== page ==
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Brown Counting On 'Protest Voters' For Senate Upset04:03
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State Sen. Scott Brown shook hands with evening commuters at North Station recently, and quite a few of them said they are going to vote for the Republican.

"He's a change, you know?" said Nick Melanchook, of Saugus. "He's different than what's going on here. It's time for a change in the state."

"It's a fresh voice in the Senate," said Mark Miller, of Dracut. "I'm kind of sick of what's been going on, just a lot of the same old politics."

Republican state Sen. Scott Brown talks to a potential voter at a campaign stop in Medfield. (Fred Thys/WBUR)
Republican state Sen. Scott Brown talks to a potential voter at a campaign stop in Medfield. (Fred Thys/WBUR)

The first poll of the general election campaign in the race for the state's open U.S. Senate seat found Brown and Democrat Martha Coakley in a statistical tie.

The poll, released by Rasmussen Reports on Tuesday, has Coakley leading Brown 50 percent to 41 percent, with a margin of error of plus or minus 4.5 percent.

"What people are telling me is this isn't JFK's party anymore," Brown said. "They're upset at the way things are going. Martha and the other candidates that ran do not represent anything that they believe in. The out-of-control spending and taxation, in particular, and the fact that how are we going to repay a lot of the debt?"

"We have a highly volatile electorate," said Eric Fehrnstrom, one of Brown's political advisers. He pointed to New Jersey, where Barack Obama beat John McCain by 15 percentage points in the presidential election, but last November elected a Republican governor.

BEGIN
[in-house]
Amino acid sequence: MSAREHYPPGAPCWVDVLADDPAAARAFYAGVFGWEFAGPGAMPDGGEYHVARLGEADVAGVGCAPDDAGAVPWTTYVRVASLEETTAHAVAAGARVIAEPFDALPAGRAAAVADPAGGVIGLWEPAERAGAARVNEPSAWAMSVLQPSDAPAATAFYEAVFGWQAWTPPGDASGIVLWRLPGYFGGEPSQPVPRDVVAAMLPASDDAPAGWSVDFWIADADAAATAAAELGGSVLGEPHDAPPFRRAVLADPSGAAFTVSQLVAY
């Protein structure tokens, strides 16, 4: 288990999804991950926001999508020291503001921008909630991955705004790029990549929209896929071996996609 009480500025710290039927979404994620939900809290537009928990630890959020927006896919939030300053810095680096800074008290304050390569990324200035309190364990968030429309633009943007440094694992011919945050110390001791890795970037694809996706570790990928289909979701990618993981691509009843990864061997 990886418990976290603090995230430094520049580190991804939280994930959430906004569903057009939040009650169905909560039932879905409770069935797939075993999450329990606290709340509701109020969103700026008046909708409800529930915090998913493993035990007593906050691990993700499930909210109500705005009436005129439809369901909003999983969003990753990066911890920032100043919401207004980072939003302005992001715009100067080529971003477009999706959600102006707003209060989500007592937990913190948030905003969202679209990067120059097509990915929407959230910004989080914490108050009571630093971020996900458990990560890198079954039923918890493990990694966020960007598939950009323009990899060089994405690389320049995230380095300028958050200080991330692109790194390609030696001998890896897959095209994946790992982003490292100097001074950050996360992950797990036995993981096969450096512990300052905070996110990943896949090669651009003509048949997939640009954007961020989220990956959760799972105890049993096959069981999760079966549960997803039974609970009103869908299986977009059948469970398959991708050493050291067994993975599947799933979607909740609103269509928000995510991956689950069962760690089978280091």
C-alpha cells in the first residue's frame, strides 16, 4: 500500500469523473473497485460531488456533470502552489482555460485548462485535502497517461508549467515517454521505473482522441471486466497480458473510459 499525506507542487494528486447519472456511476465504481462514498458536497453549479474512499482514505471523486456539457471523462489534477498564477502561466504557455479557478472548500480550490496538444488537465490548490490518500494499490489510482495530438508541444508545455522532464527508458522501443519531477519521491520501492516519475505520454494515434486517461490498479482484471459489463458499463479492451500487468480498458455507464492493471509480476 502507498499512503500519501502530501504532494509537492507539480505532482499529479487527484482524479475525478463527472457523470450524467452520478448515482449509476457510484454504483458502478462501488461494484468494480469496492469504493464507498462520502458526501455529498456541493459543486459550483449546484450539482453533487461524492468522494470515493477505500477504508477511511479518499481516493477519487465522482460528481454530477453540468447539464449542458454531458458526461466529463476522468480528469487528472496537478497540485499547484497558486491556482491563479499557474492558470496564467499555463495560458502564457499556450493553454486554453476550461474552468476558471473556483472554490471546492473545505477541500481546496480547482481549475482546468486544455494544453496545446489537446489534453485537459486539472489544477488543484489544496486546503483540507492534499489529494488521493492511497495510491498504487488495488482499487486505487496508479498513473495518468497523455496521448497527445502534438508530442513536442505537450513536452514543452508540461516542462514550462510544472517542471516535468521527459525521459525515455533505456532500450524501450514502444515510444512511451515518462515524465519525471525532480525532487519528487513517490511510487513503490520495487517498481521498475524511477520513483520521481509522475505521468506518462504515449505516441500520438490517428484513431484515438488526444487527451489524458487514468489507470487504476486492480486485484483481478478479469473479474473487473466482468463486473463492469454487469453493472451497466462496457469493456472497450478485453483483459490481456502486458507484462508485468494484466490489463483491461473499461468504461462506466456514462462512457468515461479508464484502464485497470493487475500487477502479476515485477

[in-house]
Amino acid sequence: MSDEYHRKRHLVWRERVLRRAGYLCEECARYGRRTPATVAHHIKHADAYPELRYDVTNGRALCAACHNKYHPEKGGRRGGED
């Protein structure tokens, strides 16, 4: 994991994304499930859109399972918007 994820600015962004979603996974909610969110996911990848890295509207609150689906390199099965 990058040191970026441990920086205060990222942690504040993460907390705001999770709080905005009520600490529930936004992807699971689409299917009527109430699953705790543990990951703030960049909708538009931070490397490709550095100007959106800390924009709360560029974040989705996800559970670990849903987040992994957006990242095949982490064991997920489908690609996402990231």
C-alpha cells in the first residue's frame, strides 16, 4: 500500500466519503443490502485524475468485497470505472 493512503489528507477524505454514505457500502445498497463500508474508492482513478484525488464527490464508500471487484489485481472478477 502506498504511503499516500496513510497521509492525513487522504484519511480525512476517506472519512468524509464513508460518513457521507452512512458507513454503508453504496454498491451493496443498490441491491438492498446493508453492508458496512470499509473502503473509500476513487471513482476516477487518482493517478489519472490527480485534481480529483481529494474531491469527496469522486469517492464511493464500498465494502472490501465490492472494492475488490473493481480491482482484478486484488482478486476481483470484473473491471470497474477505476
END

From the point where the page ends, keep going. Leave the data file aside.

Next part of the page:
Fehrnstrom indicated that Massachusetts could be the next Democratic state to elect a Republican. "There is a high degree of dissatisfaction among the electorate with spending and tax issues at both the state and the federal level," Fehrnstrom said, "so we think we have that going for us."

Brown is not raising the kind of money that Coakley has been able to raise. But Ferhnstrom said Steve Pagliuca's spending in the Democratic primary taught everyone that it's not going to be money that wins the election, but a candidate's ability to identify his passionate voters and then make sure they go to the polls.

"It's going to be a low turnout," Fehrnstrom said. "I don't know how low the turnout will be because we've never had, in Massachusetts, a special statewide election. There is nothing that allows us to predict with any high degree of reliability what this election is going to look like."

Fehrnstrom was encouraged by an unexpectedly high turnout in the Republican primary. Brown's primary victory was essentially a foregone conclusion, yet 160,000 people turned out to vote — many of them independents who could have voted instead in the hotly-contested Democratic primary.

Brown's team said those independents chose to cast a protest vote against Democrats, and they're counting on the same group to turn out in the general election.

The Rasmussen poll found that Brown has a large lead among independent voters — 65 percent to Coakley's 21 percent.

But Andy Smith, the director of the University of New Hampshire Survey Center, sees a problem with a strategy that counts on independent voters.

"Those people who are either registered as Republicans or registered as Democrats are far more likely to show up in any election, in particular in special elections," Smith said. "That's largely because the undeclared, independent, un-enrolled voters — whatever you want to call them — follow politics less. They're less interested in elections, and they're going to be less likely to turn out and vote."

Still, Brown's campaign is calling more than a million people who vote regularly, including independents. His team said he has the energy, the excitement and the angry voters on his side to pull off an upset that would send a Republican to fill Edward M. Kennedy's seat.

This program aired on January 6, 2010.

Fred Thys Twitter Reporter
Fred Thys reports on politics and higher education for WBUR.

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